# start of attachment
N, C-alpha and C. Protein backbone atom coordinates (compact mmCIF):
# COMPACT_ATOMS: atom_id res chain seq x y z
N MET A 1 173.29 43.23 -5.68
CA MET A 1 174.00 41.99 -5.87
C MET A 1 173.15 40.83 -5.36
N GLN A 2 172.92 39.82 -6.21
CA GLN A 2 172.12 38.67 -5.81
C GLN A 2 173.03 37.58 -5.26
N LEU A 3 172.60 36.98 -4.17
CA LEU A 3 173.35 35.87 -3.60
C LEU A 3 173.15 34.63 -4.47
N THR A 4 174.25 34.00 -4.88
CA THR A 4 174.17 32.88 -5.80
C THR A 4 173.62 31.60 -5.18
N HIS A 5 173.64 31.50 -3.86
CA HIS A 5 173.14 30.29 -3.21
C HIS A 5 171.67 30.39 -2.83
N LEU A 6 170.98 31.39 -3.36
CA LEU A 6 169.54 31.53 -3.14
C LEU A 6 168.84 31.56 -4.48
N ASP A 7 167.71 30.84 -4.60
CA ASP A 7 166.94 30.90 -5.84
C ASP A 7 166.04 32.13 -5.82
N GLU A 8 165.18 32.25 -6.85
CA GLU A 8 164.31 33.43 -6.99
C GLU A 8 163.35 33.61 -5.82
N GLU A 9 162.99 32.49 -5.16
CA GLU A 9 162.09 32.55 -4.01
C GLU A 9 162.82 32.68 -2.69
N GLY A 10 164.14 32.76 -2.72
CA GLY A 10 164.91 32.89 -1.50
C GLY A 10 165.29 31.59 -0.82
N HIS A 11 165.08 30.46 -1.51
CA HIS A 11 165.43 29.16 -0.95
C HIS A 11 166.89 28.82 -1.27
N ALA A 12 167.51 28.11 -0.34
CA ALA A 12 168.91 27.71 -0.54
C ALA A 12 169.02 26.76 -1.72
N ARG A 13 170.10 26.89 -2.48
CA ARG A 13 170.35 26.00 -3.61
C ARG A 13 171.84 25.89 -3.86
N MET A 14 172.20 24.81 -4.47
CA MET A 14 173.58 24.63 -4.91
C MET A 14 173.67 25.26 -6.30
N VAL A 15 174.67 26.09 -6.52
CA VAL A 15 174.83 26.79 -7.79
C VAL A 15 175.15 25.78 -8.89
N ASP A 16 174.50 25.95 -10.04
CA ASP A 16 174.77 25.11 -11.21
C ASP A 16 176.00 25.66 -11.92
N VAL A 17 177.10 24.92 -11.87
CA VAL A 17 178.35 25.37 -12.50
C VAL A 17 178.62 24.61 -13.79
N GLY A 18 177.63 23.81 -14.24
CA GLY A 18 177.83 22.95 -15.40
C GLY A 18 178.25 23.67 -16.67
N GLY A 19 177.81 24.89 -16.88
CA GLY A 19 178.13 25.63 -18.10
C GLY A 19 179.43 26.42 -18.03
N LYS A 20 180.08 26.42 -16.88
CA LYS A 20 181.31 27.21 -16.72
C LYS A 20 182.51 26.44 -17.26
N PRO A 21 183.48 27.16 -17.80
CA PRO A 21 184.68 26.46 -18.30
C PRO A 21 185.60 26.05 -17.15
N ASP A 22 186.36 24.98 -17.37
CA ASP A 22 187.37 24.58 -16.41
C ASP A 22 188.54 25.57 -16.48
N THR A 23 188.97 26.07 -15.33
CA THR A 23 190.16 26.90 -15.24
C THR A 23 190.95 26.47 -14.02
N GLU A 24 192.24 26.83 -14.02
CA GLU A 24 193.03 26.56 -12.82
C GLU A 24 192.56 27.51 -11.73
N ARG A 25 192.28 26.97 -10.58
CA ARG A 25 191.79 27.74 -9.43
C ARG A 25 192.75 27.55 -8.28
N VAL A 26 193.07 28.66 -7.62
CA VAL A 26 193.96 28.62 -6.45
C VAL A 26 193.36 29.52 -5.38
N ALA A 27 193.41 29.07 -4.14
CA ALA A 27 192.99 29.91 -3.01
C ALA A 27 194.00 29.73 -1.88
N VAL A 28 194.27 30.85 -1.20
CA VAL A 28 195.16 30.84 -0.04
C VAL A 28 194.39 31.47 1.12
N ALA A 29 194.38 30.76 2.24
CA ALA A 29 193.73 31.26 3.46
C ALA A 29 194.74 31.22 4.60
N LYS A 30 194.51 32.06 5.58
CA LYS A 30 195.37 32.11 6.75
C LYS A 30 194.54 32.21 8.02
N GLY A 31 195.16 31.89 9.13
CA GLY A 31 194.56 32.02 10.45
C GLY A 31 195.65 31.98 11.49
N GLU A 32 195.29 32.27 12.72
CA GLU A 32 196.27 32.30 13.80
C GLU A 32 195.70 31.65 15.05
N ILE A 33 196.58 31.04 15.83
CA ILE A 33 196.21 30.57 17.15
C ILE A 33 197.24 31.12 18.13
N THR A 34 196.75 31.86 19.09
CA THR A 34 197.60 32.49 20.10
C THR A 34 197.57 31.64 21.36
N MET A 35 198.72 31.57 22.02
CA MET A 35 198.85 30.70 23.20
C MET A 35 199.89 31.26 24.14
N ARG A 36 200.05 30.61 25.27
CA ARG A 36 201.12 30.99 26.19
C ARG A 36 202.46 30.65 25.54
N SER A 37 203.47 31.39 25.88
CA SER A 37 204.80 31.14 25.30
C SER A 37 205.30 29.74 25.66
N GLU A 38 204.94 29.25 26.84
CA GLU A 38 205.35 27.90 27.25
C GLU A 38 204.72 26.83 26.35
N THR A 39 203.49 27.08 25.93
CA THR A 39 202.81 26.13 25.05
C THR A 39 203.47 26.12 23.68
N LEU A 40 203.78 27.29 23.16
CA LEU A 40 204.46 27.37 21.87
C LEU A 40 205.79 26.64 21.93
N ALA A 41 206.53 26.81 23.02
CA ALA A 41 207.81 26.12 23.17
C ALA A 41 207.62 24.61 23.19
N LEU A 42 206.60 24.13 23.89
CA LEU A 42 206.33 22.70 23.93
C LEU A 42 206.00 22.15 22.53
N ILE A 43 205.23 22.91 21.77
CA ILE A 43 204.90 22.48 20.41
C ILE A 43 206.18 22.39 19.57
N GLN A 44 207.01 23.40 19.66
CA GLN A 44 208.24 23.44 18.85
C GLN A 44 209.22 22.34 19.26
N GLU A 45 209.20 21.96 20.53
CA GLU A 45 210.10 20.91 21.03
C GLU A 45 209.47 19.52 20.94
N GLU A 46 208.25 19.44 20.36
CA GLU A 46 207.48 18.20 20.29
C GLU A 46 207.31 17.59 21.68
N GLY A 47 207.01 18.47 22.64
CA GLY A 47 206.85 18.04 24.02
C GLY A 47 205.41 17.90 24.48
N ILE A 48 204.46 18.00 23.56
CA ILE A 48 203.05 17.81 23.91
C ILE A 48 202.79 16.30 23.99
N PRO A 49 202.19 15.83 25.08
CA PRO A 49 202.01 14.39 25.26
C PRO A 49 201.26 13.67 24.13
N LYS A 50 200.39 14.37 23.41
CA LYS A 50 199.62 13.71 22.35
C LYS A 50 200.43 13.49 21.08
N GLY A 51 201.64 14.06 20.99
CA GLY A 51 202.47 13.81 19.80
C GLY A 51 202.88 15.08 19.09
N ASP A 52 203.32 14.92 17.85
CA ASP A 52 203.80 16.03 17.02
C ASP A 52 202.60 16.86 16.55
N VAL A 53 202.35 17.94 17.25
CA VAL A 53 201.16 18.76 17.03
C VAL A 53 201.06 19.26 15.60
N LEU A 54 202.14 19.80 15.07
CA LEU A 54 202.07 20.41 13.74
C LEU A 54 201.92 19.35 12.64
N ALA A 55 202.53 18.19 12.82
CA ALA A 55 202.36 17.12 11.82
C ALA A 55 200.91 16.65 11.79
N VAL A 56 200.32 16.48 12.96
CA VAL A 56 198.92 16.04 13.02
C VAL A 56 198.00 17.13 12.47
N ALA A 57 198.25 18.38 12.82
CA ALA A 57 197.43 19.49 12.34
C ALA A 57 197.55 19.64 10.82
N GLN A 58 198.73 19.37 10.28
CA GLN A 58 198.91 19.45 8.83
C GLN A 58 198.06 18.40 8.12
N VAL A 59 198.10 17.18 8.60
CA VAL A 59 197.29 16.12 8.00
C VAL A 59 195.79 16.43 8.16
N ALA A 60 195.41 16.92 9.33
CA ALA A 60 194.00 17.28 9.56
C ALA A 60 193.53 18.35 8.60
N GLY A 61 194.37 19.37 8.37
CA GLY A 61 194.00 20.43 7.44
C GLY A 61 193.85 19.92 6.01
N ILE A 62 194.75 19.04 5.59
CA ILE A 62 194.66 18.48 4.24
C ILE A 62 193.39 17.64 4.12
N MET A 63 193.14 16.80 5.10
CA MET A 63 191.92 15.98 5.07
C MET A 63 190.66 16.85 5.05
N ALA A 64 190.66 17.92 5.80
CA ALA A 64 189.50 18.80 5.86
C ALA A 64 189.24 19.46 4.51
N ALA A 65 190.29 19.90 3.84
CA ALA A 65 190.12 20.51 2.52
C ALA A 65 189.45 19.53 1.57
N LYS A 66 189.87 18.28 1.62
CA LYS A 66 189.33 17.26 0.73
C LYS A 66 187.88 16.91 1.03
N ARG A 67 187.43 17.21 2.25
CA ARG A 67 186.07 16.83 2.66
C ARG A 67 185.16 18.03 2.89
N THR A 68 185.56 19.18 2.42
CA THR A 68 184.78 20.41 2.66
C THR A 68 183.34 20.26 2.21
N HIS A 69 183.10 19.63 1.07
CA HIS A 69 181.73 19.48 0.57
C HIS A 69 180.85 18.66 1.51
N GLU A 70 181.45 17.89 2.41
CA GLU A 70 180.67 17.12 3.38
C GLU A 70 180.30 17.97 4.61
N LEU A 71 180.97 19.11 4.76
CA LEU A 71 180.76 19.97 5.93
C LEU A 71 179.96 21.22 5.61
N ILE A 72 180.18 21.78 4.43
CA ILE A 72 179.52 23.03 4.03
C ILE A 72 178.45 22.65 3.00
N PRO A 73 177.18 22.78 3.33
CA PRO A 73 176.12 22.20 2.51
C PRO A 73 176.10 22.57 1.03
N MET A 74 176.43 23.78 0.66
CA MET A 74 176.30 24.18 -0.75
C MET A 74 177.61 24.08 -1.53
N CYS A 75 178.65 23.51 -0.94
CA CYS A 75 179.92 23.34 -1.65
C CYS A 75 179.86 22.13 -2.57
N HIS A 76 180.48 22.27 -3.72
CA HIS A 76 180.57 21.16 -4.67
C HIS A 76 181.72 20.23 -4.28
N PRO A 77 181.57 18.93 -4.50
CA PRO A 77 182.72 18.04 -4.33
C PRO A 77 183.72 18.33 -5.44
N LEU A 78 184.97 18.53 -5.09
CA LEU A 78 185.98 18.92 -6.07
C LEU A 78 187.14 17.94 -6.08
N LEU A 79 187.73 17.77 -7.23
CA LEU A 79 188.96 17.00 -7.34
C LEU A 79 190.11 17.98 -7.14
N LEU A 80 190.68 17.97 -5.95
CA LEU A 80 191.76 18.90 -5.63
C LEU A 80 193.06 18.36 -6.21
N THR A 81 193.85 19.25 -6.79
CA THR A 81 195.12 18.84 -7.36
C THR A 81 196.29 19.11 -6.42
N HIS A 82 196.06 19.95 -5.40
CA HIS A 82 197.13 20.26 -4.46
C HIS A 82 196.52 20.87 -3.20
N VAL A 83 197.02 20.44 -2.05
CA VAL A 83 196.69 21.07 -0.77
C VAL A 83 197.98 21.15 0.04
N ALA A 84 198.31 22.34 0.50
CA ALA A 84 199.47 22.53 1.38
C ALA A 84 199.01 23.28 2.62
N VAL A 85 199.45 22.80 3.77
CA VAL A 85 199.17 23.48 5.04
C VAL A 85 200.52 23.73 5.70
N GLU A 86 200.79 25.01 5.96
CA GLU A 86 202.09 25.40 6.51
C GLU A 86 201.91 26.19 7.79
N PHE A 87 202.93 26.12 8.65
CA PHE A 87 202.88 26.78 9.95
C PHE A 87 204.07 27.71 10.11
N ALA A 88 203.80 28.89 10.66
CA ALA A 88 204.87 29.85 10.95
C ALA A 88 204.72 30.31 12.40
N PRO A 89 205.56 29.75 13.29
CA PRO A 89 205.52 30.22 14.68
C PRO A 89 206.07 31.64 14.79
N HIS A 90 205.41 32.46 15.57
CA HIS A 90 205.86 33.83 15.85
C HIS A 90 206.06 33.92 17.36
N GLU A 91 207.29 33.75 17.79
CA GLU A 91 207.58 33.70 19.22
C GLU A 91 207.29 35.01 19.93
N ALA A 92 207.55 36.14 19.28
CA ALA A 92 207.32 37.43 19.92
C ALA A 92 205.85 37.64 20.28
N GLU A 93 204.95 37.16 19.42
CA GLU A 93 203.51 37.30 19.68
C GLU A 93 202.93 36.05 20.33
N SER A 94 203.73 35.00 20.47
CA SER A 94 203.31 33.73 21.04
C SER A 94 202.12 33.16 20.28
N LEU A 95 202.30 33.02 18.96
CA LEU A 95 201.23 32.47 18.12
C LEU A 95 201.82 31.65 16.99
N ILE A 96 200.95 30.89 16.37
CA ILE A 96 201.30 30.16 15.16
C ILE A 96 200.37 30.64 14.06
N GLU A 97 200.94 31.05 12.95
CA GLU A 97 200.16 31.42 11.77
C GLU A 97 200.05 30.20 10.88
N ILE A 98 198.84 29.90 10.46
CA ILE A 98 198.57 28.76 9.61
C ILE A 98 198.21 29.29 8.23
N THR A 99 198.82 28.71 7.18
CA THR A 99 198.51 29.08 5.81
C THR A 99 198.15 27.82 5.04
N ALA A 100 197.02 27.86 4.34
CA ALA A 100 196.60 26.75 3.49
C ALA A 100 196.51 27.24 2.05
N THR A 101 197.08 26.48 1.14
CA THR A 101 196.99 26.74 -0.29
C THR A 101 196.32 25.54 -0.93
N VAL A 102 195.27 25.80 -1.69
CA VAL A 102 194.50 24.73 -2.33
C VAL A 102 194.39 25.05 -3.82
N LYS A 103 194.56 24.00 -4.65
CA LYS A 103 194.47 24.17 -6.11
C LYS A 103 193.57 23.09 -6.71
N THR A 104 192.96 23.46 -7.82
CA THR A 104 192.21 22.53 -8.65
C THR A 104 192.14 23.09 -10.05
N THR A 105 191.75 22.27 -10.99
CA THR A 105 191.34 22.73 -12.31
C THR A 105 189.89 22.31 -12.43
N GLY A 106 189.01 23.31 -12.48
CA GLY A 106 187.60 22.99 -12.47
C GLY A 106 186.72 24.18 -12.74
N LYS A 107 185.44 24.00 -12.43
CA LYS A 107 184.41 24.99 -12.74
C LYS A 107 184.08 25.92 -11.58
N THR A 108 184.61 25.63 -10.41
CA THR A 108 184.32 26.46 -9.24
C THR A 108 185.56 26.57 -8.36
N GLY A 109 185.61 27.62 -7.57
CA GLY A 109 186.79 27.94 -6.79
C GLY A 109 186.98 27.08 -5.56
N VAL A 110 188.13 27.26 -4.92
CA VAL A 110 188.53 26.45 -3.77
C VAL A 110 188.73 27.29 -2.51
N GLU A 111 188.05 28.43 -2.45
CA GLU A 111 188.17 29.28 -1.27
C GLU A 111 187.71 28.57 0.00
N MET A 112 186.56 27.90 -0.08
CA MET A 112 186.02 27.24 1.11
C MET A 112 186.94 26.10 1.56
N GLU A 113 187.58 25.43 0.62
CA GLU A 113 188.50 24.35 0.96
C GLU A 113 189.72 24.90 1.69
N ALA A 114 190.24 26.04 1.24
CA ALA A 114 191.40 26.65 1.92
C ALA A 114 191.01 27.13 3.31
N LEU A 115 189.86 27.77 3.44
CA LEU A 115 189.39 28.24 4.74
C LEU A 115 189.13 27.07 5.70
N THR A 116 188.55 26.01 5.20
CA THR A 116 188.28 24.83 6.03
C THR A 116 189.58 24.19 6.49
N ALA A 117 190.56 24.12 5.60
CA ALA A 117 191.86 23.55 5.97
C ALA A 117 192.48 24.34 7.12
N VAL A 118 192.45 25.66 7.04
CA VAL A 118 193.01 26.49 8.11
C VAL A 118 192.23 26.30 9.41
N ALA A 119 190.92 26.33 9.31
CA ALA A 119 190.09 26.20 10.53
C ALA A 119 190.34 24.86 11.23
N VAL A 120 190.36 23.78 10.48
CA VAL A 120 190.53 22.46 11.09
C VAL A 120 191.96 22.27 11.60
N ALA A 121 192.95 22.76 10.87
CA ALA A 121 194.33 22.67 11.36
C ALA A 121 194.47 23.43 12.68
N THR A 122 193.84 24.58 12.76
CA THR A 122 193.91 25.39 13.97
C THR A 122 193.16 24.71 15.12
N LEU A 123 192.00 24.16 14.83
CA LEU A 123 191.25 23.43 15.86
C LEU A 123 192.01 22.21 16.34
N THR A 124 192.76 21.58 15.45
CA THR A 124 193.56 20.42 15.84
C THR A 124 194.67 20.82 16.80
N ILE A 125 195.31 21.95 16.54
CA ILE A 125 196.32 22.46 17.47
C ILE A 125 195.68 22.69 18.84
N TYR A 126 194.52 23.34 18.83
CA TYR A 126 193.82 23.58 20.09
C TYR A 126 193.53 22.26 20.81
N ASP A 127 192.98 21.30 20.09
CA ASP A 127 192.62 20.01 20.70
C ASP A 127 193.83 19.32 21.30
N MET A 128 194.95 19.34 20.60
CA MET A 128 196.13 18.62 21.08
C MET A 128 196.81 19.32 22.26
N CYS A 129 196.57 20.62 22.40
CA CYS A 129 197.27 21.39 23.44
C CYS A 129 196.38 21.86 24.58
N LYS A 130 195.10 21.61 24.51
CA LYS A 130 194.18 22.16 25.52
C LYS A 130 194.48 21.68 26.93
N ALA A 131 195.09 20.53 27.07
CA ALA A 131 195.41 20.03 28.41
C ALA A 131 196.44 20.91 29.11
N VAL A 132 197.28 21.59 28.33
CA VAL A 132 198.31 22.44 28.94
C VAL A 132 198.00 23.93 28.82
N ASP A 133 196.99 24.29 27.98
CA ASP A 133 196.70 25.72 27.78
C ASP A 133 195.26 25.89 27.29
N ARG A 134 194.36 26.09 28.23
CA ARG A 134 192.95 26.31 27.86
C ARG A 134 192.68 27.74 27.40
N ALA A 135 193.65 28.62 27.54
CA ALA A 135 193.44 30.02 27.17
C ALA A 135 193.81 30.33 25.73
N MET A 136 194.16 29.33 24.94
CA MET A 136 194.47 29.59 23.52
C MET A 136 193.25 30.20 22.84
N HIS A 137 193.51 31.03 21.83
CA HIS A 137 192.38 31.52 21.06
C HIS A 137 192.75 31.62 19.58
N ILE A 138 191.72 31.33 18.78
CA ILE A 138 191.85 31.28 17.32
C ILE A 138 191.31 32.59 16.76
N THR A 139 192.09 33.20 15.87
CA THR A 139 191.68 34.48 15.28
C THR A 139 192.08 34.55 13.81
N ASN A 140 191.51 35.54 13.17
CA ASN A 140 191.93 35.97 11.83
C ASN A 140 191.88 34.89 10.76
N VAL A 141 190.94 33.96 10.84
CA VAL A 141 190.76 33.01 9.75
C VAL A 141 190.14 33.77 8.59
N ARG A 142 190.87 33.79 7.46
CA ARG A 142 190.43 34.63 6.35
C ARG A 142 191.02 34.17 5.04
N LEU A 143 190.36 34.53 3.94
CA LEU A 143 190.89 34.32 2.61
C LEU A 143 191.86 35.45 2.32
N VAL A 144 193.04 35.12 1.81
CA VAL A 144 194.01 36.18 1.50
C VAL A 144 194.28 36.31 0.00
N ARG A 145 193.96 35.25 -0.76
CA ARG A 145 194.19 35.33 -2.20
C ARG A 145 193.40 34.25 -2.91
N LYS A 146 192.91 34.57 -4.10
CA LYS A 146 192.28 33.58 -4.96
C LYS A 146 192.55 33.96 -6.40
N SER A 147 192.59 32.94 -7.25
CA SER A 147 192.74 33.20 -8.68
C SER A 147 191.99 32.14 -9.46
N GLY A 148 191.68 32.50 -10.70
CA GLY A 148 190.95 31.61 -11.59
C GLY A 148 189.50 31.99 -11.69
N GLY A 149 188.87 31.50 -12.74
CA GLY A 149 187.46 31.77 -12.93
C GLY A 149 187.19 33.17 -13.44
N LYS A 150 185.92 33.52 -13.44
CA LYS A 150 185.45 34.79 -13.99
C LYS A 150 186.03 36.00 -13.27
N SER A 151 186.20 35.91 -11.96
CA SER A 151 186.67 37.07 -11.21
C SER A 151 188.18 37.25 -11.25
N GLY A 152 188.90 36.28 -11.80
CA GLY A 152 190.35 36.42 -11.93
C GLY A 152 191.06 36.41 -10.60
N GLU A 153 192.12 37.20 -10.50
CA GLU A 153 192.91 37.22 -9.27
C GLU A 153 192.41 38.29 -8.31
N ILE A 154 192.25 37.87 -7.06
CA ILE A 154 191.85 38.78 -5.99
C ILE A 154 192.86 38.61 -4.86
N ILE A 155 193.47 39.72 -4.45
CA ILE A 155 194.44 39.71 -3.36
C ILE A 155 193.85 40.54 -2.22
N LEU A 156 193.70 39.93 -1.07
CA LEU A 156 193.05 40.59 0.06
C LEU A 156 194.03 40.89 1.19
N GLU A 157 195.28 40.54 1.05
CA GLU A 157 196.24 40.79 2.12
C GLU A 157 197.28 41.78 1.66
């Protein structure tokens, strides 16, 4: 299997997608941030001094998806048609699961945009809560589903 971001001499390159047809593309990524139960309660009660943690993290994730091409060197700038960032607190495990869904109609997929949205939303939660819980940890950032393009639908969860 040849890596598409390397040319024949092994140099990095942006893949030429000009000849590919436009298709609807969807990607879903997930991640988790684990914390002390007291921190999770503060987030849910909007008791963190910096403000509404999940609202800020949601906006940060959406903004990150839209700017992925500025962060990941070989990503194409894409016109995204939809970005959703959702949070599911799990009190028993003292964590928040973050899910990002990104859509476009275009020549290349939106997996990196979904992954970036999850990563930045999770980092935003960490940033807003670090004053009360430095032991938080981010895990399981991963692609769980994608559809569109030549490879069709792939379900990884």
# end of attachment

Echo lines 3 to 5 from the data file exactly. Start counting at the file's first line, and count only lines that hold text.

N MET A 1 173.29 43.23 -5.68
CA MET A 1 174.00 41.99 -5.87
C MET A 1 173.15 40.83 -5.36